MANHATTAN (CN) – Theater critic John Lahr claims actress and singer Elaine Stritch cheated him of profits from her one-woman show, “Elaine Stritch At Liberty,” which he co-wrote. Lahr, senior drama critic at The New Yorker magazine, shared a Tony Award with Stritch for the work.
Lahr alleges breach of contract in New York County Court.
The show, described as a summation of Stritch’s life and career, began at New York’s Public Theatre in 2001 and ran on Broadway the next year.
Lahr claims they entered into an agreement that would pay him “Net Rights Income,” which would be split equally. The agreement required Stritch to send to his agent a copy of any contract she signed that involved “Subsidiary Rights.” As part of the deal, Lahr assigned his rights, title and interest in the show to Stritch.
“In the past, Stritch has contracted to perform the work, been paid to perform the work, and then claimed that there was not any Net Right Income generated,” the complaint states.
Lahr claims his former writing partner used a loophole to duck payments.
“Stritch has negligently and willfully sought to evade an obligation to pay Net Rights Income by not generating Net Rights Income, and at the same time allegedly generating other income or payment that she classifies as not being included in the agreement’s definition of Net Rights Income,” according to the complaint.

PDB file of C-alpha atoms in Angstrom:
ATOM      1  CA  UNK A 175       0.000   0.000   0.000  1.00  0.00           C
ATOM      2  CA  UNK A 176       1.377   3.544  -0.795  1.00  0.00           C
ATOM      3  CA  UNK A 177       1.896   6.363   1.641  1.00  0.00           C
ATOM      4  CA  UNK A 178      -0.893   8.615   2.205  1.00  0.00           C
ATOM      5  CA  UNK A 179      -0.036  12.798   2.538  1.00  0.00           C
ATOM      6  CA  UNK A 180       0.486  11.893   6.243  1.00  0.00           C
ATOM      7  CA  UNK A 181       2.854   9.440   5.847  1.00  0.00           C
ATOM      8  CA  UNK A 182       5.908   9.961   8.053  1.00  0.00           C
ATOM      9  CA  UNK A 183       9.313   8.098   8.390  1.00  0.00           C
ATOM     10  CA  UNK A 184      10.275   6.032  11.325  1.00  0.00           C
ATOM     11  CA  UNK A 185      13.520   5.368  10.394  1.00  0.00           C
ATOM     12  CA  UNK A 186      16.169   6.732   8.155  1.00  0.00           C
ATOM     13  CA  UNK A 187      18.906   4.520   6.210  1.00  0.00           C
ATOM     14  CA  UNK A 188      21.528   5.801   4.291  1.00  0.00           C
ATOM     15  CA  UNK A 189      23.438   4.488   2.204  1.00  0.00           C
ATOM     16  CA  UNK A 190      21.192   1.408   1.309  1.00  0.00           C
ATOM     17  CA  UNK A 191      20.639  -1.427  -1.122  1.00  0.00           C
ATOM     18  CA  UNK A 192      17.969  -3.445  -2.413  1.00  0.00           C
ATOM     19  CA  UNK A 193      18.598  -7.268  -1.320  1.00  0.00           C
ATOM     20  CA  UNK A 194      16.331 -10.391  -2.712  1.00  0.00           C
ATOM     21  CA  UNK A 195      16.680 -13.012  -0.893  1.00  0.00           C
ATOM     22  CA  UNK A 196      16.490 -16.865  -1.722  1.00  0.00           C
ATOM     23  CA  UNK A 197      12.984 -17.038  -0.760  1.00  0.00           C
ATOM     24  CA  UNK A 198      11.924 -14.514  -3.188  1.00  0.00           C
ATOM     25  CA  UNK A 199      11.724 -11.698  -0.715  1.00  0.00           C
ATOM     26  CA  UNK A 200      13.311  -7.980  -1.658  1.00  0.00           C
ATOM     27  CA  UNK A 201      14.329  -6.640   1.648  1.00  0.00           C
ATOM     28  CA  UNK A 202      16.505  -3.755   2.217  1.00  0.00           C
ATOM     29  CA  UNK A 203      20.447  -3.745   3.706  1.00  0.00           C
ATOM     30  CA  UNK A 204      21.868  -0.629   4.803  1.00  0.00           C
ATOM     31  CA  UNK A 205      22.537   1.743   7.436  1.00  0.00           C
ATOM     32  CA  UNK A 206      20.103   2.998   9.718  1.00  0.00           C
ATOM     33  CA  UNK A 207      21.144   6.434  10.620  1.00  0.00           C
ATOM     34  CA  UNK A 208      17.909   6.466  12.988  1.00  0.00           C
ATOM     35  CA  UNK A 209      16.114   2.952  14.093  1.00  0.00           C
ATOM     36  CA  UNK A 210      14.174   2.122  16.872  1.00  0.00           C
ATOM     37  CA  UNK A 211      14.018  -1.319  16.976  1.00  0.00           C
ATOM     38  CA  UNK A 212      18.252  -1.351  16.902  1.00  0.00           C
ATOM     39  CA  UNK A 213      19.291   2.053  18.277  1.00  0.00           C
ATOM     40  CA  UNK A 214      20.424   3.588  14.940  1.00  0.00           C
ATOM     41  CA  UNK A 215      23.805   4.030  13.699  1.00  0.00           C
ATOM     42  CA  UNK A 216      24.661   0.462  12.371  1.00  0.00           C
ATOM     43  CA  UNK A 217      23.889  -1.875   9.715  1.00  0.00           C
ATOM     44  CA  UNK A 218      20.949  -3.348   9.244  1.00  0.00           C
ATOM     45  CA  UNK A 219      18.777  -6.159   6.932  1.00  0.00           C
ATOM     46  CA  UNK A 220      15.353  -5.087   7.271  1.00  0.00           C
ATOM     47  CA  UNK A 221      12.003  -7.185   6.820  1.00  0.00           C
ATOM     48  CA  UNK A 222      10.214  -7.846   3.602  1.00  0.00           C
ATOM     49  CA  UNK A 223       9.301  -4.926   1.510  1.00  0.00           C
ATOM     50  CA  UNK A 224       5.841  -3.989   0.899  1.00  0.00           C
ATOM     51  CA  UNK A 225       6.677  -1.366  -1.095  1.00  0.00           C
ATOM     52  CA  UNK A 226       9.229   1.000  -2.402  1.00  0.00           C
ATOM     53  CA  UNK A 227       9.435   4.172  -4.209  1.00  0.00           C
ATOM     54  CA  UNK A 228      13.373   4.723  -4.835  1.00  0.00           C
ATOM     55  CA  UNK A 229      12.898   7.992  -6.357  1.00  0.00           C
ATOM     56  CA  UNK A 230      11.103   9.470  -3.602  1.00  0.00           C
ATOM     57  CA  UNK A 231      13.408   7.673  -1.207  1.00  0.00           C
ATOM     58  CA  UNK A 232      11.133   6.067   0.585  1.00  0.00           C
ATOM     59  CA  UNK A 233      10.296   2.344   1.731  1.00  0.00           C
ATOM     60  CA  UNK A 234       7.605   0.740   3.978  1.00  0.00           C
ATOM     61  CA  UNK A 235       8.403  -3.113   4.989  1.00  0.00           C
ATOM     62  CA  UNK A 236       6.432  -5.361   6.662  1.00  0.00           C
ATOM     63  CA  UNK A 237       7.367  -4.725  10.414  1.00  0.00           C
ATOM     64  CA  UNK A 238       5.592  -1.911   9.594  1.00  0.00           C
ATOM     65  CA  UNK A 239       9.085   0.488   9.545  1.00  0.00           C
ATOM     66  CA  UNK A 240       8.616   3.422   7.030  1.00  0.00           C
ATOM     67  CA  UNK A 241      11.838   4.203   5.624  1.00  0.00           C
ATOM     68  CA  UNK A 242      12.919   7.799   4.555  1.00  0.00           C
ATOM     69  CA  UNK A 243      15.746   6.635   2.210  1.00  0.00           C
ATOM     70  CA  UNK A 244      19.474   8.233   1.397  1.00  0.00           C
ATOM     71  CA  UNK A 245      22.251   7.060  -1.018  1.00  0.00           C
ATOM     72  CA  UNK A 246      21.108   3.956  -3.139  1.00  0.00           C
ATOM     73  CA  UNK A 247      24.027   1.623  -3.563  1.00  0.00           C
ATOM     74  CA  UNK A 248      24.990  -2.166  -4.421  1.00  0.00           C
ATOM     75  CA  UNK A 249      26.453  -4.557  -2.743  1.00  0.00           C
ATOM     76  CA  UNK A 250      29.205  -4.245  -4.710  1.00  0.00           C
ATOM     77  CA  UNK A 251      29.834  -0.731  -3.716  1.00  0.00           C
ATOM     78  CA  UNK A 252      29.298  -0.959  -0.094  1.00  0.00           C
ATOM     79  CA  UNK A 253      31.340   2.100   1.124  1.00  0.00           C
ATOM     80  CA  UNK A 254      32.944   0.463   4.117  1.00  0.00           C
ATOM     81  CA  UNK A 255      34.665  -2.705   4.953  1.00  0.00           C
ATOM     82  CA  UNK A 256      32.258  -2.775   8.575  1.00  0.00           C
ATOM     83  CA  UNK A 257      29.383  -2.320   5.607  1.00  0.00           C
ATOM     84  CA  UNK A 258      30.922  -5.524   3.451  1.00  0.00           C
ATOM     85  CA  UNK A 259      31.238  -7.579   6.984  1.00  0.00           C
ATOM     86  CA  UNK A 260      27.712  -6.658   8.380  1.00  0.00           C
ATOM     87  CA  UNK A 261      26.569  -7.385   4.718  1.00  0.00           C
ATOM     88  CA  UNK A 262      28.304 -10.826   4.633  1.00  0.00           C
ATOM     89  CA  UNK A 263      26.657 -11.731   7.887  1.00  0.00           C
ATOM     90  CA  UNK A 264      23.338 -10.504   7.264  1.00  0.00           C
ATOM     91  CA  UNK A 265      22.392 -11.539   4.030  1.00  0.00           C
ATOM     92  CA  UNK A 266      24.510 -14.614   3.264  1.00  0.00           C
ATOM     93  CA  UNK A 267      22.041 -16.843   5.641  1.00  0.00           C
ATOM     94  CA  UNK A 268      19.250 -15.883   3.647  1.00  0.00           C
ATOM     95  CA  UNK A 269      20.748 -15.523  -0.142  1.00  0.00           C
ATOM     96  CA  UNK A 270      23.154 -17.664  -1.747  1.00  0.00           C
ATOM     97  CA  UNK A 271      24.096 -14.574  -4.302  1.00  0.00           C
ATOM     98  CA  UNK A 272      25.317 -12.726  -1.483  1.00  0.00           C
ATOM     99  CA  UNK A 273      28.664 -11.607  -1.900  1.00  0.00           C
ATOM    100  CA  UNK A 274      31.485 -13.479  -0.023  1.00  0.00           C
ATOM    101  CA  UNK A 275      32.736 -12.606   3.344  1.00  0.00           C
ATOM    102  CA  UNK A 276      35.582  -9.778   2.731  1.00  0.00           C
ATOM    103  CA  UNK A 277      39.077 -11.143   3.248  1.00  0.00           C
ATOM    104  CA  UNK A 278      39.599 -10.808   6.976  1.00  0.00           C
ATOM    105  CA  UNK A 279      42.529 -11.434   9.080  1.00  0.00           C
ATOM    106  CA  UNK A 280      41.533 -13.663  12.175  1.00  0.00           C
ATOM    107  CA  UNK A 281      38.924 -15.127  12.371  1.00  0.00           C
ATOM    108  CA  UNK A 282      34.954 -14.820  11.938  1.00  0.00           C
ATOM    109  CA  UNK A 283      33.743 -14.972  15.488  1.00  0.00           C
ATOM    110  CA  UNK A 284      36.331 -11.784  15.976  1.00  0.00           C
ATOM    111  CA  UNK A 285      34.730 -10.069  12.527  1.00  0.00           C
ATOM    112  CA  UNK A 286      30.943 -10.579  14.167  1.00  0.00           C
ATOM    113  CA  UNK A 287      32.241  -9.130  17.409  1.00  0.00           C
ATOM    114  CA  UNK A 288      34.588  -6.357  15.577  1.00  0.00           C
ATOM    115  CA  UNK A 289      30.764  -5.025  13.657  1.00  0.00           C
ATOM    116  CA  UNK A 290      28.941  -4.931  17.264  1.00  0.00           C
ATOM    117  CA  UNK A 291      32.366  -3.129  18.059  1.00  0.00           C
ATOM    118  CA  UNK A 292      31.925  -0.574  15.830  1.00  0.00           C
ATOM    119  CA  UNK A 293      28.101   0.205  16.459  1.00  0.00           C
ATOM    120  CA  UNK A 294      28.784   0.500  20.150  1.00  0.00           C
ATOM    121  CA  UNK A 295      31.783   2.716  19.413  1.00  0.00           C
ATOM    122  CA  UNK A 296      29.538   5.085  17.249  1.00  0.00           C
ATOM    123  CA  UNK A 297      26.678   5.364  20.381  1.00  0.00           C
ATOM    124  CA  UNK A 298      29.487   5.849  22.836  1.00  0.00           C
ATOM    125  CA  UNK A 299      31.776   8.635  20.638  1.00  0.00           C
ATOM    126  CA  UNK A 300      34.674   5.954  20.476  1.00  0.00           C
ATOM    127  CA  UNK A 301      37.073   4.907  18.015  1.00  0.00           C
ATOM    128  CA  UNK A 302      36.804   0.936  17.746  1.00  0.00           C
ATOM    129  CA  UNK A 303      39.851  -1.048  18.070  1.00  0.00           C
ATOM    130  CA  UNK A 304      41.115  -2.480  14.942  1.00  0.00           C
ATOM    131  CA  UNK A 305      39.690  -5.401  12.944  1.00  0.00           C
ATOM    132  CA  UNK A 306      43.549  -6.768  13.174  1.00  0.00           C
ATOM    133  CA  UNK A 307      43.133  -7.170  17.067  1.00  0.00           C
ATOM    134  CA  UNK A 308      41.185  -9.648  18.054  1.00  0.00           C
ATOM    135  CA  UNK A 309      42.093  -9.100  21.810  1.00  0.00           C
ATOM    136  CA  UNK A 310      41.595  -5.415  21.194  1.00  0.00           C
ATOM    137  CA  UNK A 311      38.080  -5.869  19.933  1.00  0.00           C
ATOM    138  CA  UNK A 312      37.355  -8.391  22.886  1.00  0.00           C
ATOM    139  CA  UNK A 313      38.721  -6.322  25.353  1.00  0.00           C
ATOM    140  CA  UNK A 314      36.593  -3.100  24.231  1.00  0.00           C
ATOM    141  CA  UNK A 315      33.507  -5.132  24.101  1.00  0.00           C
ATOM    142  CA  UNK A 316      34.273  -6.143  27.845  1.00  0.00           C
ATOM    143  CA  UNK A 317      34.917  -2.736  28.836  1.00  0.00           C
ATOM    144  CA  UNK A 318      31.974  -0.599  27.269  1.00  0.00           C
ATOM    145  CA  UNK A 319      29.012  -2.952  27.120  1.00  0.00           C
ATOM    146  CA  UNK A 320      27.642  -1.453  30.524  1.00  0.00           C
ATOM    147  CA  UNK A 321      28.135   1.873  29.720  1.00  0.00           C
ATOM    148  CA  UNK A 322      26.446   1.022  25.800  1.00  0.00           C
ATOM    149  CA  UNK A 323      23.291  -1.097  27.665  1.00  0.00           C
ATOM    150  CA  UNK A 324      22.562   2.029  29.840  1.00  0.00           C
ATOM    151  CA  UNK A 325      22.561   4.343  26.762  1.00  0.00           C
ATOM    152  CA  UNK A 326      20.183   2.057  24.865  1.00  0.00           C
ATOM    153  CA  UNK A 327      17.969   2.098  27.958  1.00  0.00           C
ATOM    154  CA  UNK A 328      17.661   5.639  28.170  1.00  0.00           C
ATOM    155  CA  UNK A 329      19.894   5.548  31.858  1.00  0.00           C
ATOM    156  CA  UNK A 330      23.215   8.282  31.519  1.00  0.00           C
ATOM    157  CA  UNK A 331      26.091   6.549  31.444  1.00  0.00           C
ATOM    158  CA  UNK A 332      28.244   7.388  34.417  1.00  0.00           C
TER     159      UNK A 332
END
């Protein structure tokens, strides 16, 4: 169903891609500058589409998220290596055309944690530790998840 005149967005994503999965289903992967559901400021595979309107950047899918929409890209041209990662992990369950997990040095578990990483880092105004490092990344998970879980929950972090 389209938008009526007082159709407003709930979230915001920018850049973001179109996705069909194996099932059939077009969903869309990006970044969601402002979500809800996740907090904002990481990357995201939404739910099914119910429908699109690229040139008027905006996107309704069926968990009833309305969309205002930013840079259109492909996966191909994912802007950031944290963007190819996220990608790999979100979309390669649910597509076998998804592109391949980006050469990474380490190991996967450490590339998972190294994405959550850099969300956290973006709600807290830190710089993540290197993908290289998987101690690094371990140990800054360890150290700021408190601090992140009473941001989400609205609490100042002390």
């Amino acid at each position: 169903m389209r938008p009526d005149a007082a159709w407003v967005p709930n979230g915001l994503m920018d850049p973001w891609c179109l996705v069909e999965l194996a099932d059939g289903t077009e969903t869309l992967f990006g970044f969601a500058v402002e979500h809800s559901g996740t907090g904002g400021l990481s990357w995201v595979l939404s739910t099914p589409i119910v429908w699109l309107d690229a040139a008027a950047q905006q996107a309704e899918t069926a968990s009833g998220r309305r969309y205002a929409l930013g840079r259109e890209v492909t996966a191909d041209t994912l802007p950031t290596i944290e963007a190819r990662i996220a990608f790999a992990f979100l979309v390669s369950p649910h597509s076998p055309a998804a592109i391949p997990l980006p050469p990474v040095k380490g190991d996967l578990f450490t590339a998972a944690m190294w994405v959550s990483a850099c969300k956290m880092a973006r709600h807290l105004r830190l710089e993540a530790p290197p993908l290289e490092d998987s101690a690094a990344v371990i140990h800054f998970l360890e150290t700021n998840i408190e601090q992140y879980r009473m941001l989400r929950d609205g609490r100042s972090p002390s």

Lahr also alleges breach of fiduciary duty. He seeks declaratory judgment that would pay him no less than 20 percent of the gross amount Stritch earns for a performance of the show. He is represented by Carl Koerner with White and Williams.
Lahr and Stritch shared a Drama Desk Award for Best Book to a Musical for the work.
“At Liberty is in a class by itself, a biting, hilarious and even touching tour-de-force tour of Stritch’s career and life,” Newsweek said in a review.
Lahr is a two-time winner of the George Jean Nathan Award for Dramatic Criticism.
When “At Liberty” moved to Broadway from the Public Theatre, the credits stated, “Constructed by John Lahr. Reconstructed by Elaine Stritch.”
“The reconstruction means I had the last say,” Stritch said in a 2002 interview. “Damn right I did.”
Lahr is the author of several books, including a biography of his father, Bert Lahr, called “Notes on a Cowardly Lion.” Bert Lahr played the lion in the movie “The Wizard of Oz.”